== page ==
The question of who is gaining or losing in the ongoing fight for supremacy on liquefied natural gas, LNG production and supply globally can no longer be measured by mere speculations or conjecture. Apart from peculiarities and uniqueness that characterize fields and locations, government policies and infrastructure issues are further determinants of who becomes the flag bearer. A second wave of projects to bring about 10 million tonnes per annum (mmtpa) of US LNG to the market under binding sales and purchase agreements (SPAs) had begun since early 2018, and they are said to be reaching their starting blocks, giving the US LNG so much momentum.
Speaking at the Gastech conference in Barcelona, Kristy Kramer, director, Americas gas research, at global natural resources consultancy Wood Mackenzie, said: “The increase in SPAs is remarkable. In the period since the first wave of US LNG projects and late 2017, just 2 mmpta had been locked in.”
The US Federal Energy Regulation Commission (FERC) had at the end of August announced regulatory timelines for 12 LNG projects according to Woodmac, with Ms Kramer saying that while six developments had already gone through the regulatory process, 11 more should receive their final order from FERC by mid-to-late 2019.
“At the same time, strengthening fundamentals mean” Wood Mackenzie believes, “that the global LNG supply-demand gap in 2025 will increase from 45 mmpta to 65 mmpta.”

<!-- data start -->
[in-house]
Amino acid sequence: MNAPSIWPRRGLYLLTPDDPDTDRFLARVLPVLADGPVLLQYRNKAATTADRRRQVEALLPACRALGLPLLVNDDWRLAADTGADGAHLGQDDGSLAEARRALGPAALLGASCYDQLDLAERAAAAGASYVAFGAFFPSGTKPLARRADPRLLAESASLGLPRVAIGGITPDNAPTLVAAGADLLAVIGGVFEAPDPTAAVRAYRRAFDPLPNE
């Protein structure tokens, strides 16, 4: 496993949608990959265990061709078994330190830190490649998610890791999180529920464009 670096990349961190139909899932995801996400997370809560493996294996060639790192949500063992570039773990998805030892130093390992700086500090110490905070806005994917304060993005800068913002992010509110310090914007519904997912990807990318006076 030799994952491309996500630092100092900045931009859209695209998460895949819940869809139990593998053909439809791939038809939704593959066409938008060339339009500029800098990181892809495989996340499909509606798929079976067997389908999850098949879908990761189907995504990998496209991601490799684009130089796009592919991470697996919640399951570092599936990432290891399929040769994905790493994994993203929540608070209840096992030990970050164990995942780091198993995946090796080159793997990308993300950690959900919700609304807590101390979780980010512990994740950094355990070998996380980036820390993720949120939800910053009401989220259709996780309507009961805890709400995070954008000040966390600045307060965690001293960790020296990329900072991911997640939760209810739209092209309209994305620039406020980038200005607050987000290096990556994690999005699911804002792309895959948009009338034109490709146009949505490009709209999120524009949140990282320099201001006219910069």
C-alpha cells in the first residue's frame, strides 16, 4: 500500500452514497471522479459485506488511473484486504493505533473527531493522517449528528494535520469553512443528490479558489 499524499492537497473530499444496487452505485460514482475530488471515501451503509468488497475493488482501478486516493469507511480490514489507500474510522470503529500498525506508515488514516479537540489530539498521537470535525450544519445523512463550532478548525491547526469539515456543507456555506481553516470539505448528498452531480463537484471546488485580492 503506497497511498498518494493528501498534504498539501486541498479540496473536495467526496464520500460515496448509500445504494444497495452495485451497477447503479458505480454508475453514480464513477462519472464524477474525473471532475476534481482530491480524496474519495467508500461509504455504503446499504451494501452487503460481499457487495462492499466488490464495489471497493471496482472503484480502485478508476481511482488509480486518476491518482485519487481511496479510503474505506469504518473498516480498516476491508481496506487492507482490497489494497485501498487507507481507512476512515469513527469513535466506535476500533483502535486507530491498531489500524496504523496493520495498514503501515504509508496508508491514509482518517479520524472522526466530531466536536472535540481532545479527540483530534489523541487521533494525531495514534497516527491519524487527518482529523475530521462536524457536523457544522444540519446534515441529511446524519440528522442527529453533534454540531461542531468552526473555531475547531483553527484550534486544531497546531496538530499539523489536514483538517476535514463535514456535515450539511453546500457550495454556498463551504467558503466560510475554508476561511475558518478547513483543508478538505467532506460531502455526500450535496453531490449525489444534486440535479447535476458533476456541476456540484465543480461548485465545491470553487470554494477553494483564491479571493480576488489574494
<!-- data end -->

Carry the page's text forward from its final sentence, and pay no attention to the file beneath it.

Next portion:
Which also increases the pressure, according to Woodmac, on US LNG projects to finalize commercial arrangements as they look to take FID in the next 12-18 months.
“Gas supply will rise in importance for the next wave of US LNG. The US market will increase by more than 30 billion cubic feet per day (cfd) between 2012, when the first US project took FID, and 2022 when those projects will be online,” Ms Kramer was reported to have said.
The report maintained that in 2022, 36% of US gas would be consumed in or exported through the West South Central census region, which includes Texas and Louisiana, with the concentration of demand meaning that there would be more competition for pipeline capacity to reach new LNG projects.
She added: “This means gas supply should be a focus area for the next wave of US LNG.
“Buyers will need to have comfort in the strategy for getting gas into liquefaction, and lenders will want to be confident in a project’s overall commercial offering.”
“US producers may also be interested in getting into the mix. Notably absent from the first wave, US producers have witnessed LNG exports rise to current levels of over 3 billion cfd. They are expected to approach 10 billion cfd in 2020.
“Producer involvement would likely change the commercial structures and risk-sharing mechanics of future US LNG projects. We are hearing interest from US producers, LNG buyers, and project developers, but have yet to see a big announcement”, Ms Kramer said